Buried deep in the bowels of the much-heralded last-minute fiscal-cliff deal, that saved us from a fate worse than death and raised taxes on 77% of Americans, was a quiet little provision, inserted at the last minute, that sharply slashed Medicare payments to brain-tumor radiation provider Elekta by 58% while leaving its main competitor Varian's payments unchanged. As the WSJ reports, the provision was put through by none other than Harry Reid - who has a 'deep relationship' with Varian (the winner). Whether crony capitalism is alive-and-well is up for debate - as Varian suggests this 'levels the playing field' but it is the fact that Varian beefed up its outside lobbyists to 18 (from 10) and the provision was not added until the last day suggests this stinks. Once again, it appears, our government is picking winners - and losers (with Elekta as a foreign company unable to participate financially in American elections). As the WSJ notes, the insert looks like the kind of provision helping a specific company or industry that lawmakers have repeatedly vowed to halt. Nonetheless, even in the budget bill tackling the so-called fiscal cliff, lawmakers found time to craft such provisions.
The New Year's Day legislation that averted tax increases for millions of Americans brought an unwelcome surprise for Elekta AB, a Swedish maker of radiation tools designed to battle brain tumors.
A provision, inserted at the last minute, sharply cut Medicare payments for the company's product while leaving unchanged those of its direct competitor, Varian Medical Systems Inc., VAR -0.18% of Palo Alto, Calif.
The insert looks like the kind of provision helping a specific company or industry that lawmakers have repeatedly vowed to halt. Nonetheless, even in the budget bill tackling the so-called fiscal cliff, lawmakers found time to craft such provisions.
Mr. Reid has a deep relationship with Varian. About nine years ago, he secured federal funding for Varian to work with the Harry Reid Center for Environmental Studies at the University of Nevada, Las Vegas, according to Oliver Hemmers, the center's director. The project looked at technologies that could X-ray cargo shipments as part of antiterror efforts.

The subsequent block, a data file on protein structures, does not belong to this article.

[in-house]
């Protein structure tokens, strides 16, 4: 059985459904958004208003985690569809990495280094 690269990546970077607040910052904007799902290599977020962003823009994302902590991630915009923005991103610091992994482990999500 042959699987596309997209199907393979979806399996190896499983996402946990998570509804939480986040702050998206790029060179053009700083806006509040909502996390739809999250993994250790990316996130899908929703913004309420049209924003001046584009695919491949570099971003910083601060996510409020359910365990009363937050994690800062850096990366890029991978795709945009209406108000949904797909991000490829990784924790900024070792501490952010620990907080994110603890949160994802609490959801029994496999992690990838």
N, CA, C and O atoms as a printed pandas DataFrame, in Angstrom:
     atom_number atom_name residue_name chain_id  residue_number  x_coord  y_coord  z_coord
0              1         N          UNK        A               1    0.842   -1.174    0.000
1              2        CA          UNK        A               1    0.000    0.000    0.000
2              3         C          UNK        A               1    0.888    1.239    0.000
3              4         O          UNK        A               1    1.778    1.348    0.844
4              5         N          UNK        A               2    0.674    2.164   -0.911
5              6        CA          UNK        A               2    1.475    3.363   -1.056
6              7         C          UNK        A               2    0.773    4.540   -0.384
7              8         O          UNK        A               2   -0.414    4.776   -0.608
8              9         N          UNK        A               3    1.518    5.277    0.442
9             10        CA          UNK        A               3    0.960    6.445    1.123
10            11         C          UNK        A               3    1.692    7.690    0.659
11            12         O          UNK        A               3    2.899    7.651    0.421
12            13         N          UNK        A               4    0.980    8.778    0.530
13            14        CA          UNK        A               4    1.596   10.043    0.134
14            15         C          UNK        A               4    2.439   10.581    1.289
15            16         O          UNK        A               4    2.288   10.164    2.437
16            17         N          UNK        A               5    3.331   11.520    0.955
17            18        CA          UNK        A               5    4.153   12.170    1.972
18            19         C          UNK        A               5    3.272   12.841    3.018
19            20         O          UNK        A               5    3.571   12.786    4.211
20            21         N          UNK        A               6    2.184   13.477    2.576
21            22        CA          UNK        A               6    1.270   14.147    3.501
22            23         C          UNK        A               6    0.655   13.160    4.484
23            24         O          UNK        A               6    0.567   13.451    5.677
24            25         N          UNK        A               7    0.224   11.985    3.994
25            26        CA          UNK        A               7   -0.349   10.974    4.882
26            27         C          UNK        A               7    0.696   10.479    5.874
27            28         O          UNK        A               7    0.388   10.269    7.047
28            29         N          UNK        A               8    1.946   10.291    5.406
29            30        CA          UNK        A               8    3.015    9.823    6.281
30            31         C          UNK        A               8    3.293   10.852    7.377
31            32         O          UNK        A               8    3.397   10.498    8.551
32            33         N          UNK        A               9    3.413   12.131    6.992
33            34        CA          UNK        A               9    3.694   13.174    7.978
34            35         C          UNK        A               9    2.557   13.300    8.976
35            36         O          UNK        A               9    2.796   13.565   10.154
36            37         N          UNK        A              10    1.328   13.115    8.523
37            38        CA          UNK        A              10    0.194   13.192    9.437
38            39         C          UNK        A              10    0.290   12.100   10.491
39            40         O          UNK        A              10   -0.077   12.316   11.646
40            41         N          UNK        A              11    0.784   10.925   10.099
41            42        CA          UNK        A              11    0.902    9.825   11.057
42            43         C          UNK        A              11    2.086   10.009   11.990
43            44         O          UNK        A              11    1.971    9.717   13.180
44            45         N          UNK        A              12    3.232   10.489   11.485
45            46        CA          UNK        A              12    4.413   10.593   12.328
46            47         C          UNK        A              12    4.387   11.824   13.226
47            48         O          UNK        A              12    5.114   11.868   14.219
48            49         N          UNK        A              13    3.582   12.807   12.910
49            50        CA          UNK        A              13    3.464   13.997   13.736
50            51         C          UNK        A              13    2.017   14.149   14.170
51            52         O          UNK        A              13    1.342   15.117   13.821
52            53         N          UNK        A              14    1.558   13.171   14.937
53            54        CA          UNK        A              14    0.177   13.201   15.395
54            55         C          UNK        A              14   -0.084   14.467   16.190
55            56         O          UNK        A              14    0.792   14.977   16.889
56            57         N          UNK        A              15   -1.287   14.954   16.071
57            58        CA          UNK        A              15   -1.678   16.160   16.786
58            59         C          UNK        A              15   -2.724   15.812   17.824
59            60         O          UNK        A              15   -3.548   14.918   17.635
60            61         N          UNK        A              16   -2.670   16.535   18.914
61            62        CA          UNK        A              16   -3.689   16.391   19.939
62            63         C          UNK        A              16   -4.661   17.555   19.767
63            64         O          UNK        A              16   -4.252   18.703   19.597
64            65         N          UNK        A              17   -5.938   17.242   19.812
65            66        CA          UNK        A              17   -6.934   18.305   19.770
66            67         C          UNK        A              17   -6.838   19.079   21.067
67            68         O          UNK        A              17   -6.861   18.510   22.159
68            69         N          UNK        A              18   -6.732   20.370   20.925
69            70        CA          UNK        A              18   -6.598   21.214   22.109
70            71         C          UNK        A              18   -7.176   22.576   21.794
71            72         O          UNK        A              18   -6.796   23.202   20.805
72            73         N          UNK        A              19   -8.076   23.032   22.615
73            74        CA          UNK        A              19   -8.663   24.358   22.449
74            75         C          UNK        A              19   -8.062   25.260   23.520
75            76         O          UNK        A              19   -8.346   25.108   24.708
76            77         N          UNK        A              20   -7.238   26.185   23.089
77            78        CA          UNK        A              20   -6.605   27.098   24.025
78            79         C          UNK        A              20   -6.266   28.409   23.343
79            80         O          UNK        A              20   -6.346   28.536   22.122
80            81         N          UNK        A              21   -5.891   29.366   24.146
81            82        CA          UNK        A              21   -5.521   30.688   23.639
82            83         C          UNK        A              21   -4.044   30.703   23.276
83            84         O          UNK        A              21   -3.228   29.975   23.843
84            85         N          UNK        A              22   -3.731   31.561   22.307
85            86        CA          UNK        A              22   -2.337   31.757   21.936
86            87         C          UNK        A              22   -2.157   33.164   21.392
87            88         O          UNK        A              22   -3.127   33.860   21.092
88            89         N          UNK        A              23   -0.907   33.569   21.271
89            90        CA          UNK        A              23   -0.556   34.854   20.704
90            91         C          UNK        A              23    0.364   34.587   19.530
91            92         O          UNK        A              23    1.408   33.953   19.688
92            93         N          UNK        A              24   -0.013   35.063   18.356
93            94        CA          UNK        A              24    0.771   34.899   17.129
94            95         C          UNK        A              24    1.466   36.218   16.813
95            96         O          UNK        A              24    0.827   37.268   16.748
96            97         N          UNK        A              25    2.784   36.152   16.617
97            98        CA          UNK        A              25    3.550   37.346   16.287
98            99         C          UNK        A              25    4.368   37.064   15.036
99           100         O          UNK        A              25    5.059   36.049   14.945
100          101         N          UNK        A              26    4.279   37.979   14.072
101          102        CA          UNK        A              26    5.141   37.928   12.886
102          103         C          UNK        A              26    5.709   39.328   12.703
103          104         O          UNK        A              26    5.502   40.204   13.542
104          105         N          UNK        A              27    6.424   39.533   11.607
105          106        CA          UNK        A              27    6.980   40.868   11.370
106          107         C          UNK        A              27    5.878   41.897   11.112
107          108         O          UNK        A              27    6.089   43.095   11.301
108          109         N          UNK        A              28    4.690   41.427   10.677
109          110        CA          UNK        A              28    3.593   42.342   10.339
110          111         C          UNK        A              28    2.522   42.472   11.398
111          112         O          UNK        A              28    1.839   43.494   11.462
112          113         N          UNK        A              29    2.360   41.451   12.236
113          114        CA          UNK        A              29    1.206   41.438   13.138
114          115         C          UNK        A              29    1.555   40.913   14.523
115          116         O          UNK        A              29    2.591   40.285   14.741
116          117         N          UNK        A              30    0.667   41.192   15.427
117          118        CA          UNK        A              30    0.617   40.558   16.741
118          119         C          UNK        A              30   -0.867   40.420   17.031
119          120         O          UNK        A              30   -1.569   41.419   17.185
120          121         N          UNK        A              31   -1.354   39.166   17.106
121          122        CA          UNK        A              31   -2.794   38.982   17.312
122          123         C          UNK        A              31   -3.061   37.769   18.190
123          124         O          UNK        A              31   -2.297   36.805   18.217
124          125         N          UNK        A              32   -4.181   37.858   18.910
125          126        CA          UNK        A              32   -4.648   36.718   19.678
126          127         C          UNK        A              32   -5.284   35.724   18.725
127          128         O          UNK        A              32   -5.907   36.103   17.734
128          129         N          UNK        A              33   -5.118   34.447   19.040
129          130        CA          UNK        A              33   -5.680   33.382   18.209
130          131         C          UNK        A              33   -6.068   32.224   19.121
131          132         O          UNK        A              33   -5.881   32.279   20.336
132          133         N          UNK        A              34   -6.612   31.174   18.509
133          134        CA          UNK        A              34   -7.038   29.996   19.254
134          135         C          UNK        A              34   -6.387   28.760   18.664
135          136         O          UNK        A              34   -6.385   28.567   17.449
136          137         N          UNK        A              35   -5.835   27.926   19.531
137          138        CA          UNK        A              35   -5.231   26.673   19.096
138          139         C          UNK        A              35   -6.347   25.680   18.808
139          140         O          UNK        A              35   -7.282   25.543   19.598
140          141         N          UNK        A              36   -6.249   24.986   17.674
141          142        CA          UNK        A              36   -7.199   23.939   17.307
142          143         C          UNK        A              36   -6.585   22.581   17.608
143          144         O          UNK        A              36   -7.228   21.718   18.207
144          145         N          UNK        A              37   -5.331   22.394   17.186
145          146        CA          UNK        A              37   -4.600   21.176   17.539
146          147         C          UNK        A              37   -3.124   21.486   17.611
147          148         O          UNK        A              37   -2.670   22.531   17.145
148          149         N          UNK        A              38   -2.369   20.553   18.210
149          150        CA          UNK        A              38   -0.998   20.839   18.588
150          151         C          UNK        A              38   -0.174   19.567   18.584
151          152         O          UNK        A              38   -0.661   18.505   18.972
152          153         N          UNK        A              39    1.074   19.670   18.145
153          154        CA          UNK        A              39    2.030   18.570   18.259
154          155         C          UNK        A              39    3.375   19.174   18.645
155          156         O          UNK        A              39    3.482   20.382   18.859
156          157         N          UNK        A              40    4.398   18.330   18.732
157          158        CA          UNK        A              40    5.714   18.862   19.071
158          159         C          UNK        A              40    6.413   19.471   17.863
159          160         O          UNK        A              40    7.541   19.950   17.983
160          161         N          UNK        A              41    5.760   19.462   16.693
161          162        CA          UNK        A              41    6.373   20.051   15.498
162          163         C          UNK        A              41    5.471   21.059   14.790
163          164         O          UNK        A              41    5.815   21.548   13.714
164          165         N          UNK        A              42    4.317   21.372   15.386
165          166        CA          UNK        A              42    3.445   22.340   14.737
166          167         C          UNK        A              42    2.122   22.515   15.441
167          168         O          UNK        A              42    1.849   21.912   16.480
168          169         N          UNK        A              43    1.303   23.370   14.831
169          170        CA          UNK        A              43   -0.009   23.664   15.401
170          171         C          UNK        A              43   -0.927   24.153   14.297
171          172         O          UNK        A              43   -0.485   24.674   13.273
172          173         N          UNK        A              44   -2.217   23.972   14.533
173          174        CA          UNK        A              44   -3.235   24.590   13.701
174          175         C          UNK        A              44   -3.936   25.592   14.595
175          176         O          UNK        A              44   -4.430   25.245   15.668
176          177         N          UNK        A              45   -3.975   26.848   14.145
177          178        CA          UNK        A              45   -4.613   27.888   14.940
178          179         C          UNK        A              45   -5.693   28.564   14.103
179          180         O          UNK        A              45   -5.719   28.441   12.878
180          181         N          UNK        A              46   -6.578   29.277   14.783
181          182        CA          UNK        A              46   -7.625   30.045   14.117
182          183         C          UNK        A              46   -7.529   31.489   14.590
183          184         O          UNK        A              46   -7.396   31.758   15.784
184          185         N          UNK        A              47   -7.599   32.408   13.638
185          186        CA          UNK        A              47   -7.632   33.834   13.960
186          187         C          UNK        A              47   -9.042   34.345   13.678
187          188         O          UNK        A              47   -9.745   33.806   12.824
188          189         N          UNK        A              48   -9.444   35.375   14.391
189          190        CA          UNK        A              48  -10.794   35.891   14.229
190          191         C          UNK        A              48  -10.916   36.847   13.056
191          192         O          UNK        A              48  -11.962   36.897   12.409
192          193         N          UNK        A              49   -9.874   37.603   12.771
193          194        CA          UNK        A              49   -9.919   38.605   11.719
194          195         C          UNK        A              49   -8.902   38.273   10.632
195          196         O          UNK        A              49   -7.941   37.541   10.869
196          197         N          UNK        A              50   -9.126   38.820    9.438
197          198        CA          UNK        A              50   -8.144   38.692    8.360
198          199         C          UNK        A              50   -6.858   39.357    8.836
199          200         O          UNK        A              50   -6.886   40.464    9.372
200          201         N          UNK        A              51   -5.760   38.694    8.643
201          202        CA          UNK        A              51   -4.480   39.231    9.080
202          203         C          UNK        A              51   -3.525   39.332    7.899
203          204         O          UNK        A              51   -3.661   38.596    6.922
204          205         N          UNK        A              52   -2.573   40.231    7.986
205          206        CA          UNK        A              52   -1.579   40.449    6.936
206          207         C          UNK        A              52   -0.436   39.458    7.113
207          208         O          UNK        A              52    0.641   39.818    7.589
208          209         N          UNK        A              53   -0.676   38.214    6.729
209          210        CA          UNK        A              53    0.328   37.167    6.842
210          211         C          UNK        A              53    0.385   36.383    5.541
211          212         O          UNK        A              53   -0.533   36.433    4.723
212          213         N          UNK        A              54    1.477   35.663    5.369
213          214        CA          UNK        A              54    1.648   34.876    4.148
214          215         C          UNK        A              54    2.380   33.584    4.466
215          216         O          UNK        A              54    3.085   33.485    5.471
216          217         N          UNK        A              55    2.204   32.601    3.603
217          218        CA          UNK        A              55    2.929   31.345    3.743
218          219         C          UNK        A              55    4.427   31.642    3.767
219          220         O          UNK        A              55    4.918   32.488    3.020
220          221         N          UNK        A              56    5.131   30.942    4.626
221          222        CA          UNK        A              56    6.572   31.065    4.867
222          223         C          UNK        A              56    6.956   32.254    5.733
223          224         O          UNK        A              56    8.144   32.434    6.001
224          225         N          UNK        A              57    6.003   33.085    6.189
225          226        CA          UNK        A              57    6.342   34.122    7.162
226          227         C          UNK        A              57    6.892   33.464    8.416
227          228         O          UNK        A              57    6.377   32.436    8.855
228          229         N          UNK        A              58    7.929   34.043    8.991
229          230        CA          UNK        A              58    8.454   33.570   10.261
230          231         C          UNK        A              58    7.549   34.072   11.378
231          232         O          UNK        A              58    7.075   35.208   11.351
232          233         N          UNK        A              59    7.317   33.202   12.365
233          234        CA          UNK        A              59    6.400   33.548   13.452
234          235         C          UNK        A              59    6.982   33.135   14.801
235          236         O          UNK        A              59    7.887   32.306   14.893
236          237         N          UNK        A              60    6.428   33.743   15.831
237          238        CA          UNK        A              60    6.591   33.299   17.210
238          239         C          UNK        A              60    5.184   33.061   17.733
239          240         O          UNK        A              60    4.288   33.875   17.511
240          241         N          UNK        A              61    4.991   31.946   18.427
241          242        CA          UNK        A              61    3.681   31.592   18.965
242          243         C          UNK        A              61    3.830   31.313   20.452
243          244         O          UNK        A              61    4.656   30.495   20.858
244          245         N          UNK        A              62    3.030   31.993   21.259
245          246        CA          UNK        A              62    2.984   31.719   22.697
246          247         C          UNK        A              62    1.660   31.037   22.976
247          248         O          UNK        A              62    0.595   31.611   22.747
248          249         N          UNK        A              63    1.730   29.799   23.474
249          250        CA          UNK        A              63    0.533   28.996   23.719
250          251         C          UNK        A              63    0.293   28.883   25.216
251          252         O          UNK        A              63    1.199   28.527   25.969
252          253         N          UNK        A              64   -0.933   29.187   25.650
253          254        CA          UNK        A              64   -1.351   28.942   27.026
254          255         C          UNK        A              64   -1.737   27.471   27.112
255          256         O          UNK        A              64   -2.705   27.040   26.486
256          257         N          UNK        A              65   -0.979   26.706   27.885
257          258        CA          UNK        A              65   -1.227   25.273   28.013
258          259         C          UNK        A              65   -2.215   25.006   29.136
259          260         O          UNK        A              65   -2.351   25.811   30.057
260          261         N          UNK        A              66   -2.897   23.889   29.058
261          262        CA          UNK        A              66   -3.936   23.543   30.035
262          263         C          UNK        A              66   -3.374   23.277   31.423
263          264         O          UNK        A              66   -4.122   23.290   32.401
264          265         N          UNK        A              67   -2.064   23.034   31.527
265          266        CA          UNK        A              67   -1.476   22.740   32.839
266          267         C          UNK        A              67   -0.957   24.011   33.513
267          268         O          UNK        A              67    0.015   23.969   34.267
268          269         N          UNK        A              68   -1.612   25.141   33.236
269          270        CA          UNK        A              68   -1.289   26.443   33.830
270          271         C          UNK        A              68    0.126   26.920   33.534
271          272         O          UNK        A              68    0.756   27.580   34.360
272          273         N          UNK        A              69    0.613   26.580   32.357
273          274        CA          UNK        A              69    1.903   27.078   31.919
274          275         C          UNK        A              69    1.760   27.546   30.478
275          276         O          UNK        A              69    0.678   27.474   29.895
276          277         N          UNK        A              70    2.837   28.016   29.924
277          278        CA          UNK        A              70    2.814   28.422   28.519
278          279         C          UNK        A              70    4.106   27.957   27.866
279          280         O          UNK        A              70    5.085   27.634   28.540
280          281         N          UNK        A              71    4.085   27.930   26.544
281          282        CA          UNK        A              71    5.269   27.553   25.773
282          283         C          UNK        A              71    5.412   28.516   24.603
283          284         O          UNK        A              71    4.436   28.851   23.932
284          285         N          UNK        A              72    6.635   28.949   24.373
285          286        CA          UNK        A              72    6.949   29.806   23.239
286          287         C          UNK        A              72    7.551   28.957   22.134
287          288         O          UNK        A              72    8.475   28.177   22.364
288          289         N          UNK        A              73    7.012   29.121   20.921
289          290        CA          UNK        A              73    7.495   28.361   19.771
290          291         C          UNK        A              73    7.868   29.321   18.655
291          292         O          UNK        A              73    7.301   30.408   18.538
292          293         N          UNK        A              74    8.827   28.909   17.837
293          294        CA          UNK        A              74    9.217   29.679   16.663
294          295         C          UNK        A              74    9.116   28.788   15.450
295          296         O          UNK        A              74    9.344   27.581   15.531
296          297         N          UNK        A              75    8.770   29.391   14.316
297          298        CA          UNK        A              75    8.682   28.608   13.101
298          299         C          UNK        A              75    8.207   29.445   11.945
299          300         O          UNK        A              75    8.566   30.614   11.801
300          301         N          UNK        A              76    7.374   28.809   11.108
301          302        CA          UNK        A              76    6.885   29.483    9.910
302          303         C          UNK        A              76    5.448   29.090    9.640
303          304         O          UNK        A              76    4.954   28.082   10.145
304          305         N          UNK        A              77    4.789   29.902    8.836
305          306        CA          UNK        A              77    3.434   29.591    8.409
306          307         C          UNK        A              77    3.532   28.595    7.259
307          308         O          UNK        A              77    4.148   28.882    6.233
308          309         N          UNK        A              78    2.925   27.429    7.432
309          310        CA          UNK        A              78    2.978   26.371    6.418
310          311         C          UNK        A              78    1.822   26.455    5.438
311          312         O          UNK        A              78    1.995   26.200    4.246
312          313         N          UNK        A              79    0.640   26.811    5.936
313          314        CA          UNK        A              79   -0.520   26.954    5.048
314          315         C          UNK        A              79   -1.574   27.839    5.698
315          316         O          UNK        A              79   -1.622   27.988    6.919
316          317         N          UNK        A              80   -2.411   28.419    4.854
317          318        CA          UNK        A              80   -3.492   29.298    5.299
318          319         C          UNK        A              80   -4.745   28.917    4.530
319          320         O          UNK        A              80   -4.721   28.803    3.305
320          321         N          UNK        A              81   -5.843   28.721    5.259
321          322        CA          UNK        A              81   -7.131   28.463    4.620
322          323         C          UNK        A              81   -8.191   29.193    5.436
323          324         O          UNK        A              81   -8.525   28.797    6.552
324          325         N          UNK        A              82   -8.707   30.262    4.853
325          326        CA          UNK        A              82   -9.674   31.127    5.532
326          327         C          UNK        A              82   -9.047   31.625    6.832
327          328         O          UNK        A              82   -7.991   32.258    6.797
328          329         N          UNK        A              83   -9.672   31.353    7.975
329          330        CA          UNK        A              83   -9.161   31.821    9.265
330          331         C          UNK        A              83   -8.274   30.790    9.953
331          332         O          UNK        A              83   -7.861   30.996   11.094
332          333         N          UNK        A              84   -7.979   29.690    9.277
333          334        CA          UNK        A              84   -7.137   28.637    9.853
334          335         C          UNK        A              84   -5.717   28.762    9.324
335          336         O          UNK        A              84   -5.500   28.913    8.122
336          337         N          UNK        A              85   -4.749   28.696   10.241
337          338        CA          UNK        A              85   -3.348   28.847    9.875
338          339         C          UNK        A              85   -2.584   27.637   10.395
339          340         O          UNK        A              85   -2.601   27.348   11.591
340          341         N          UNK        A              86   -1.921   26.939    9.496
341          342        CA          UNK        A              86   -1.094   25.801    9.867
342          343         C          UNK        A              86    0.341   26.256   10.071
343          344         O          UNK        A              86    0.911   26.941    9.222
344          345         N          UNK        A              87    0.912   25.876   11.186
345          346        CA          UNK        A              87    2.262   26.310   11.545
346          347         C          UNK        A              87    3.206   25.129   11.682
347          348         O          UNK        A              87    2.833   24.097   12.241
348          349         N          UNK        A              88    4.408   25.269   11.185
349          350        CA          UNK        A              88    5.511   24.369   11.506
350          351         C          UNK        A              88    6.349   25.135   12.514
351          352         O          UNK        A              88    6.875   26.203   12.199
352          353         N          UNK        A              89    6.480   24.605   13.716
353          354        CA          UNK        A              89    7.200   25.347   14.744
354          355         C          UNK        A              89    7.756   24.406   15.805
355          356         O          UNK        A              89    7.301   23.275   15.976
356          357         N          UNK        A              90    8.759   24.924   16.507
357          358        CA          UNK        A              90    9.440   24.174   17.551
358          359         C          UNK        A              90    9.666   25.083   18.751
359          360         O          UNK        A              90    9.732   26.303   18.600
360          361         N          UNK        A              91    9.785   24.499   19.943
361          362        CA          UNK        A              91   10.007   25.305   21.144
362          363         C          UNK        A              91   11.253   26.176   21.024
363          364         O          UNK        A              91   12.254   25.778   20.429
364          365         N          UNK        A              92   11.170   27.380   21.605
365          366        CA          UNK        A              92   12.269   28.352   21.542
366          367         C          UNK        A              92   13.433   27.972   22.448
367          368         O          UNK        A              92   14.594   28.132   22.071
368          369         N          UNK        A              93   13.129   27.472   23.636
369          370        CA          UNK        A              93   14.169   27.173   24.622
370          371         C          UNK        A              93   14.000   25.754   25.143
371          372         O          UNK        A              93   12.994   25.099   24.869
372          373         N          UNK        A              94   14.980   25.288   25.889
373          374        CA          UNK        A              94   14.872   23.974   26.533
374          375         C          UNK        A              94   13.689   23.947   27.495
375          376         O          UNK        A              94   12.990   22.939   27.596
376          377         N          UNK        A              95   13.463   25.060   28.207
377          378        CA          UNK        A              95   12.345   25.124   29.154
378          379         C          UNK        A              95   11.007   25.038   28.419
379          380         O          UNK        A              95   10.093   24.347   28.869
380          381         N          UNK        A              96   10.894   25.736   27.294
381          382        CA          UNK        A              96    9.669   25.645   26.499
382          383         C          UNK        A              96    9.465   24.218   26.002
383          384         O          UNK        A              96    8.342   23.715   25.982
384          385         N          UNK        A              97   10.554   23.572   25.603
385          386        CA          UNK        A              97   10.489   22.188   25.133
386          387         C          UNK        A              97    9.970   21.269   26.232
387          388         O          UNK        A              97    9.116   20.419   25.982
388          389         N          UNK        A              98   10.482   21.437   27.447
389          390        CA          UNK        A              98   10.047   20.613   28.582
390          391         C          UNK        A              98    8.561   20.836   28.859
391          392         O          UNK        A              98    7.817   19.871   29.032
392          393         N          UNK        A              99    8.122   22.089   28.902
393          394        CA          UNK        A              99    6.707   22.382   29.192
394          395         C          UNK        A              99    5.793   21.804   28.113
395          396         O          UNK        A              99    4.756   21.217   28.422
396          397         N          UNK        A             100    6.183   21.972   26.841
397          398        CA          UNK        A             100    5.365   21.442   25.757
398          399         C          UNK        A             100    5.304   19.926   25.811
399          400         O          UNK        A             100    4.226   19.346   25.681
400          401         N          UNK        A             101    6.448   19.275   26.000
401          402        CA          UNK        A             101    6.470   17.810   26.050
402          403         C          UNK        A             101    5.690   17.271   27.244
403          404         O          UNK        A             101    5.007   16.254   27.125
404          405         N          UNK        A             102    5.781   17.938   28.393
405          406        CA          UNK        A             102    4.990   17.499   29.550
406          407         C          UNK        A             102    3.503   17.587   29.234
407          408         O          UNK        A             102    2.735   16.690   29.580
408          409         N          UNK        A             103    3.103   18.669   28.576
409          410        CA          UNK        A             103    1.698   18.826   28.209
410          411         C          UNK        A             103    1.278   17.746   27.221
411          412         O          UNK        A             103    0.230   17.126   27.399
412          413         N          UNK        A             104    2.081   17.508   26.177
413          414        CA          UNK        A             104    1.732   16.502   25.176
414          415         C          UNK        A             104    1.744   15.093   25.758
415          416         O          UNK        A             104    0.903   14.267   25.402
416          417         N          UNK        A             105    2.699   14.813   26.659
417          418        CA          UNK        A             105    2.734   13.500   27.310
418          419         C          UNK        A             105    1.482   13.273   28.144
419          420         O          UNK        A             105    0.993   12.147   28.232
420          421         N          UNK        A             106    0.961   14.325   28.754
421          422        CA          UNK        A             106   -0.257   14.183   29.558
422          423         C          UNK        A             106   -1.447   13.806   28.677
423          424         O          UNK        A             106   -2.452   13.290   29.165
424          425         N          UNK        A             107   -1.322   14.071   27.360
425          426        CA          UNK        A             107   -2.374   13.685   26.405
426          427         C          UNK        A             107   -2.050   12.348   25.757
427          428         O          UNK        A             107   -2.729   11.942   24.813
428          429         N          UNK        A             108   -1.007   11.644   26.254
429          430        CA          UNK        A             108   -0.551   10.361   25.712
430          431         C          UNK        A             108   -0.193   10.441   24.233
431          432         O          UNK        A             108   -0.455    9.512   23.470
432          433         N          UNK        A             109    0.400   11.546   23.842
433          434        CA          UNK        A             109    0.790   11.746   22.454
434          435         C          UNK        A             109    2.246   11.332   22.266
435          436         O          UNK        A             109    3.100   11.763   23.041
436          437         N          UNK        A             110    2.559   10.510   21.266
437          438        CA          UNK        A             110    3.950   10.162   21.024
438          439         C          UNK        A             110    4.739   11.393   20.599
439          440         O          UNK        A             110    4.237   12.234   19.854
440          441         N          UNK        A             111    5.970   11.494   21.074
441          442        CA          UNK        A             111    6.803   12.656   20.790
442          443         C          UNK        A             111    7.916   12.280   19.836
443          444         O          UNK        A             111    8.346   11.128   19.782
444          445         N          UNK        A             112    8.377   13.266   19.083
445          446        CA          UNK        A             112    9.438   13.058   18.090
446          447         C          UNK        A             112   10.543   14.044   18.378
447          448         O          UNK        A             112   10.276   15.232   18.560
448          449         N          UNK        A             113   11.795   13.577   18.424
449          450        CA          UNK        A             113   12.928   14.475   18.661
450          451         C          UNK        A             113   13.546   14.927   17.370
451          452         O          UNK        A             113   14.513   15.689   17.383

The U.S. Department of Energy later transferred Varian's equipment to UNLV, and Varian has donated further equipment worth at least $1 million, said Dr. Hemmers. Varian and UNLV are now partnering on a multimillion-dollar Accelerator Center for research in the national-security, health and energy sectors that could create thousands of jobs in Nevada and has commercial potential for the company, Dr. Hemmers said.
Varian's political contributions are bipartisan, and overall it isn't a big donor. Elekta, as a non-U.S. company, can't participate financially in American elections.
Elekta's technology, known as Gamma Knife, and Varian's linear accelerator, or Linac, procedure are both used to target radiation on cancerous tumors. In 2006, after reviewing overall hospital costs for both systems, CMS said Gamma Knife users would be reimbursed about $7,000, while Linac use would get about half that. One reason for the discrepancy is that the Linac therapy, especially for brain tumors, sometimes required multiple treatments, according to CMS data and several neurosurgeons.
Varian began lobbying for the higher reimbursement, but it couldn't convince CMS. In November, the agency reaffirmed the separate rate structure.
Varian beefed up its 10 outside lobbyists by a further eight, according to Senate records. Taking advantage of Congress's budget-cutting state of mind, it instead sought to equalize rates. The provision doing so wasn't put in the bill until the last day of 2012, aides say.